Appeals Court Reverses District Court in Urofsky v. Virginia

(February 12, 1999) The U.S. Court of Appeals for the Fourth Circuit reversed a trial court decision which had struck down a Virginia law which barred most state employees from using their work computers to view porn. The ACLU had successfully argued in the trial court that the law violated First Amendment free speech rights.

Related Documents

Appeals Court Opinion, 2/10/99.
Virginia Code 2.1-804 to -806.

Six college professors employed by public schools in Virginia brought a suit challenging the constitutionality of a Virginia law restricting state employees from accessing sexually explicit material on computers that are owned or leased by the state.

The February 10 opinion stated that the analysis for free speech rights of public employees differs from that for citizens in general. The Court wrote:

A determination of whether a restriction imposed on a public employee's speech is violative of the First Amendment requires "'a balance between the interests of the [employee], as a citizen, in commenting upon matters of public concern and the interest of the State, as an employer, in promoting the efficiency of the public services it performs through its employees.'" ... This balancing involves an inquiry first into whether the speech at issue touches upon a matter of public concern, and, if so, whether the employee's interest in First Amendment expression outweighs the public employer's interest in what the employer has determined to be the appropriate operation of the workplace. ... Speech involves a matter of public concern when it affects a social, political, or other interest of a community.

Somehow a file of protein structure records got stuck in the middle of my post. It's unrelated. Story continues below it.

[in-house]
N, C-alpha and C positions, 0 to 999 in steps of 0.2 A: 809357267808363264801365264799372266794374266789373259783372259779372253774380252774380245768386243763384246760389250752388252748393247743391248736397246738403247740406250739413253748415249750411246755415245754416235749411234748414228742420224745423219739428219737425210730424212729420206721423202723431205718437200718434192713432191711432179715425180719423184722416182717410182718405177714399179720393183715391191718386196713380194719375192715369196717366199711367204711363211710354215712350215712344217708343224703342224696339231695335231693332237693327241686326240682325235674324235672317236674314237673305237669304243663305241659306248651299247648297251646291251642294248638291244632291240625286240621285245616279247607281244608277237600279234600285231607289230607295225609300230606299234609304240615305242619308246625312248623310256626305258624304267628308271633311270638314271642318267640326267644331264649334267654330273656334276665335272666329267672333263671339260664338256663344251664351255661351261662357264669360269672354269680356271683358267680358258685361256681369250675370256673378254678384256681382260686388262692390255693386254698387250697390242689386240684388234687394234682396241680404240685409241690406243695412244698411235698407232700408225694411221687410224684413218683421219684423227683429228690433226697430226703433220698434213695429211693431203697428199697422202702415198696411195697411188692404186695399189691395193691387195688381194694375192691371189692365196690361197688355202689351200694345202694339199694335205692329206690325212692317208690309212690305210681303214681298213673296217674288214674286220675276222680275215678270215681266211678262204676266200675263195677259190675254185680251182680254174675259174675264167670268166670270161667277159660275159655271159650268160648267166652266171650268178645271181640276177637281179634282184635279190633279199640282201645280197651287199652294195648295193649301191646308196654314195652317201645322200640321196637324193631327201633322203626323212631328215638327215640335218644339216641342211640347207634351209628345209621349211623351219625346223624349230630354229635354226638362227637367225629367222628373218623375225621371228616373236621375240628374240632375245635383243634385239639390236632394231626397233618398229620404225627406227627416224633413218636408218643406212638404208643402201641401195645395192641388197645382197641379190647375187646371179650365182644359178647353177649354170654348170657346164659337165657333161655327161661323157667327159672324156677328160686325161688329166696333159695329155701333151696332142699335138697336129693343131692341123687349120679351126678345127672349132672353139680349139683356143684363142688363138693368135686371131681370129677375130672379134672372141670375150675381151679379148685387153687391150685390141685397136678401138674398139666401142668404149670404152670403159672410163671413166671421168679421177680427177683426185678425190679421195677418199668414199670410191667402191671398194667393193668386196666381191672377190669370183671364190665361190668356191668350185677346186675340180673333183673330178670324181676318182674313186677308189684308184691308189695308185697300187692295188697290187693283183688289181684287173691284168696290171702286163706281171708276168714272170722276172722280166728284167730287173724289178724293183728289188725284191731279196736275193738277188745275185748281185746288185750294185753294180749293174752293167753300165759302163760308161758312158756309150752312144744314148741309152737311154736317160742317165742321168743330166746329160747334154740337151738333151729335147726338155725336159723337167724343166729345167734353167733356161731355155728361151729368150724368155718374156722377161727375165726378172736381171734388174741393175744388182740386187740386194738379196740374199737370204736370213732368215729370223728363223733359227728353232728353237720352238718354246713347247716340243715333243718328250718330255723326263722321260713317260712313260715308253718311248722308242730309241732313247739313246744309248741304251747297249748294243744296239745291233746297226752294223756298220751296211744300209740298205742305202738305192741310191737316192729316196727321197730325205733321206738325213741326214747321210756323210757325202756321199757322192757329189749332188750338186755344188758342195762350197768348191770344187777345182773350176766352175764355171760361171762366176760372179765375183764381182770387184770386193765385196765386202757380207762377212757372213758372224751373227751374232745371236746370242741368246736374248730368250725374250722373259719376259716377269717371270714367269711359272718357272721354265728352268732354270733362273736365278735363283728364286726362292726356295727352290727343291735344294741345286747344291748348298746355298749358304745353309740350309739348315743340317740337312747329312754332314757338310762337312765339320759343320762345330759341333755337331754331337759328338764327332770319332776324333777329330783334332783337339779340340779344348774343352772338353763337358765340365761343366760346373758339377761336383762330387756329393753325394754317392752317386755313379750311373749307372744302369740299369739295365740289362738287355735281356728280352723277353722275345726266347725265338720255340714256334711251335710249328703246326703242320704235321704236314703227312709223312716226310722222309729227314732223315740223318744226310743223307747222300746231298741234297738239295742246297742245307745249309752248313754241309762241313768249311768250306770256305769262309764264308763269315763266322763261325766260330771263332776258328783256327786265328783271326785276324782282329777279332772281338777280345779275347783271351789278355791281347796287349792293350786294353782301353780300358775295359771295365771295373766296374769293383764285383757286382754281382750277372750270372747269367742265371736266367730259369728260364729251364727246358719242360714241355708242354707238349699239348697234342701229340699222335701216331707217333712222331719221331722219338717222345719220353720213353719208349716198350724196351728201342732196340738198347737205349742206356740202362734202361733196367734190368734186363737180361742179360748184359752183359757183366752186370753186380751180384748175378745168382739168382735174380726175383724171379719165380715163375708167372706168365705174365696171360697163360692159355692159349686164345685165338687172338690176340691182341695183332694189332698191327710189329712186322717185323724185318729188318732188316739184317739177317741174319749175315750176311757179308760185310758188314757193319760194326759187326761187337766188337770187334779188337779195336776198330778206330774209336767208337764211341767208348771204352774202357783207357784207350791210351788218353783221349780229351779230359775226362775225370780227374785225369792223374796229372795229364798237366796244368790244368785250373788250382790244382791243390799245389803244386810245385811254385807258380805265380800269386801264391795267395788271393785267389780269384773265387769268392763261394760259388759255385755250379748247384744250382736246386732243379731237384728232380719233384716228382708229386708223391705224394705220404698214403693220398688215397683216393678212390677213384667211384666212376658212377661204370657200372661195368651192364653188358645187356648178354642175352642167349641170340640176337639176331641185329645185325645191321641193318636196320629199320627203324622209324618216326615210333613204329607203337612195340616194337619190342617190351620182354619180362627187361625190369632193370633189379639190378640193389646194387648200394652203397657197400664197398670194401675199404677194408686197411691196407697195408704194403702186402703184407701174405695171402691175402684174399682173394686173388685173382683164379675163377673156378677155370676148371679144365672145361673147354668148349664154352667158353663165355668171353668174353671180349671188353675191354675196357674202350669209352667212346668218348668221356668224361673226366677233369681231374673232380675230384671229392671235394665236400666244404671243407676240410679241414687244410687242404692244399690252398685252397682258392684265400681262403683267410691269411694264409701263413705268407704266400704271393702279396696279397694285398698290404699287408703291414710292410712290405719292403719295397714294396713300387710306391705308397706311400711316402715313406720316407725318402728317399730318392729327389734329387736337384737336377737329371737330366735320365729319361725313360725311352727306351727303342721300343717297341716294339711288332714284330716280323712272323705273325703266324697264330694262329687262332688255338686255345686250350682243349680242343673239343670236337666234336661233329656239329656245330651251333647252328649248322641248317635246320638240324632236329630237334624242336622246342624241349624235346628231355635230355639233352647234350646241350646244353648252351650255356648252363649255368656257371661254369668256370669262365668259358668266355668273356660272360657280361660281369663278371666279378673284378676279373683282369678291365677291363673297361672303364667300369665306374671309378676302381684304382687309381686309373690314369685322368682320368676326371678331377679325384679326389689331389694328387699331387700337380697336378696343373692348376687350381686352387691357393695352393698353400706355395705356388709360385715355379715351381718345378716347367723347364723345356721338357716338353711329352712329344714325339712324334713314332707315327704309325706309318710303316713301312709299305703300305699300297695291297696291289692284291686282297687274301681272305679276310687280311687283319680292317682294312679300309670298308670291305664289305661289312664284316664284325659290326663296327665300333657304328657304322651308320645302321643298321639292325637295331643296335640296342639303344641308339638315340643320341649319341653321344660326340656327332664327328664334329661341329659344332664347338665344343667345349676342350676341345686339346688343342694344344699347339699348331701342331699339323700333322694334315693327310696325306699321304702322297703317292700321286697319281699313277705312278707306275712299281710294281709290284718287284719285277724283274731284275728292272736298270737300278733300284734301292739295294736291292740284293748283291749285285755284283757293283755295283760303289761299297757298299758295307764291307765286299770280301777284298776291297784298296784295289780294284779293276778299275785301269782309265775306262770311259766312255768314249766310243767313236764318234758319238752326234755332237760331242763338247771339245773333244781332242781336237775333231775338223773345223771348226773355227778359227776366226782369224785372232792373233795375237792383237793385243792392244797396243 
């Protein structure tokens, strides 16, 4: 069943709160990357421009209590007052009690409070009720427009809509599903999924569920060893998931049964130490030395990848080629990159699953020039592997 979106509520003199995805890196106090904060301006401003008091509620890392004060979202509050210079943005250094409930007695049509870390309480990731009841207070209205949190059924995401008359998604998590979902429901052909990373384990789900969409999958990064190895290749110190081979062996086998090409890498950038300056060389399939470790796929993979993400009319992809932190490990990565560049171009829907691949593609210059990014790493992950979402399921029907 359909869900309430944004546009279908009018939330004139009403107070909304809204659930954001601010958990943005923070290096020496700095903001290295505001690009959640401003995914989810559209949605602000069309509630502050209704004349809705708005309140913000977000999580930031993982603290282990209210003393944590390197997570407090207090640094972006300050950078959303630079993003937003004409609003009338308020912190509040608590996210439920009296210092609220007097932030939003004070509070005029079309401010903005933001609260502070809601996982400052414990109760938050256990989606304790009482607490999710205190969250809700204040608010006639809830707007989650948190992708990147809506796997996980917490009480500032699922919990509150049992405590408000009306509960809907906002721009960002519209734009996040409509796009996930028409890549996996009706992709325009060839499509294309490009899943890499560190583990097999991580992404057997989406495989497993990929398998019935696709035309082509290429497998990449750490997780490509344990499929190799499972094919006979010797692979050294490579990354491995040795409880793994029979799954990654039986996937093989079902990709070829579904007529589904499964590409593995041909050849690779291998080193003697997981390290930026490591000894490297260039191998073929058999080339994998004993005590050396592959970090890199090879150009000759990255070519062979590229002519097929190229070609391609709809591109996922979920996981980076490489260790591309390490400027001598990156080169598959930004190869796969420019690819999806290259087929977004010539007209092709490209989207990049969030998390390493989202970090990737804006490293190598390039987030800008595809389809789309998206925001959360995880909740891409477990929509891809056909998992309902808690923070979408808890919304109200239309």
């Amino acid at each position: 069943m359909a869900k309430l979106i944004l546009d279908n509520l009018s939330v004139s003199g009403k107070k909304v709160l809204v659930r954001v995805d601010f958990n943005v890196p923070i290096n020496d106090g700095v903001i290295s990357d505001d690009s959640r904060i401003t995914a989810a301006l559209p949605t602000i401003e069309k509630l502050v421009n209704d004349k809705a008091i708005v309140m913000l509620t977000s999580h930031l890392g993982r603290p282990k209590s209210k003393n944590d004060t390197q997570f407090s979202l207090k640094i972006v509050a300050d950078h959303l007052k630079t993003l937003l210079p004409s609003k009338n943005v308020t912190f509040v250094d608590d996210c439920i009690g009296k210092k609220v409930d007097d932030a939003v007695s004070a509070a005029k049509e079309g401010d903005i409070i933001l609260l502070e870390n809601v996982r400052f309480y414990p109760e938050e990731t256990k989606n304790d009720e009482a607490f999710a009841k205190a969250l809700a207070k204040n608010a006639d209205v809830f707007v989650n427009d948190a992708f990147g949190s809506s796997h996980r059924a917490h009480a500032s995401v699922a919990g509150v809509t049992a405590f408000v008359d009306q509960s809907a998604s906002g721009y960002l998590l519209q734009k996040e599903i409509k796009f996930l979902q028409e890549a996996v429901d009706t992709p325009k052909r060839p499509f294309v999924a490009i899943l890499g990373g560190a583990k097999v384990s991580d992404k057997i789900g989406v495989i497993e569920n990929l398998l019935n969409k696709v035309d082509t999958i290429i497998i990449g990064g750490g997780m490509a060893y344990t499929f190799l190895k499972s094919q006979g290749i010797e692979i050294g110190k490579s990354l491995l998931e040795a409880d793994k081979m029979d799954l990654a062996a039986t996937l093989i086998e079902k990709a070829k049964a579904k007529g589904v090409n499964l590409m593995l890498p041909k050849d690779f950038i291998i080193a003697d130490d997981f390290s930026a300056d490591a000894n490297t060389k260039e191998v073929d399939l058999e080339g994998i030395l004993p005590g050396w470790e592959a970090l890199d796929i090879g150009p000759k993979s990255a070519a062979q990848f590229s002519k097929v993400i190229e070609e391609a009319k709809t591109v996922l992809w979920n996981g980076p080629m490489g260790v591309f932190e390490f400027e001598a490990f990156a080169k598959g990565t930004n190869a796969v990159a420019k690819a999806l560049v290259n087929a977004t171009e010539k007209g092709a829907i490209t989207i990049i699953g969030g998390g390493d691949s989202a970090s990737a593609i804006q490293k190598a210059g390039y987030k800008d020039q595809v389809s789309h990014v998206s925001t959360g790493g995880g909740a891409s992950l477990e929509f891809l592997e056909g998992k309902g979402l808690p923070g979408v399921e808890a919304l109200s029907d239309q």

(citations omitted)

The Court concluded that viewing sexually explicit matter at work does not constitute "a matter of public concern" and hence, the speech may be restricted.

The Court also expounded a rationale for its decision. "It cannot be doubted that in order to pursue its legitimate goals effectively, the Commonwealth must retain the ability to control the manner in which its employees discharge their duties and to direct its employees to undertake the responsibilities of their positions in a specified way."

Va. Code Ann. 2.1-805. "Except to the extent required in conjunction with a bona fide agency-approved research project or other agency approved undertaking, no agency employee shall utilize agency-owned or agency-leased computer equipment to access, download, print or store any information infrastructure files or services having sexually explicit content. Such agency approvals shall be given in writing by agency heads, and any such approvals shall be available to the public under the provisions of the Virginia Freedom of Information Act."

"Attorney General Earley is very pleased with the decision. All three judges concurred with the state's argument that state employees on state time with state resources cannot download pornography on the Internet, and to regulate such activity is not a violation of First Amendment rights," said David Botkins, press secretary to Virginia Attorney General Mark Earley.

The plaintiffs now have three options. They can accept the decision of the three judge panel. They can ask the entire Fourth Circuit to review the decision en banc. Or third, they can file a petition for writ of certiorari with the U.S. Supreme Court (essentially, an appeal). No action has yet been taken.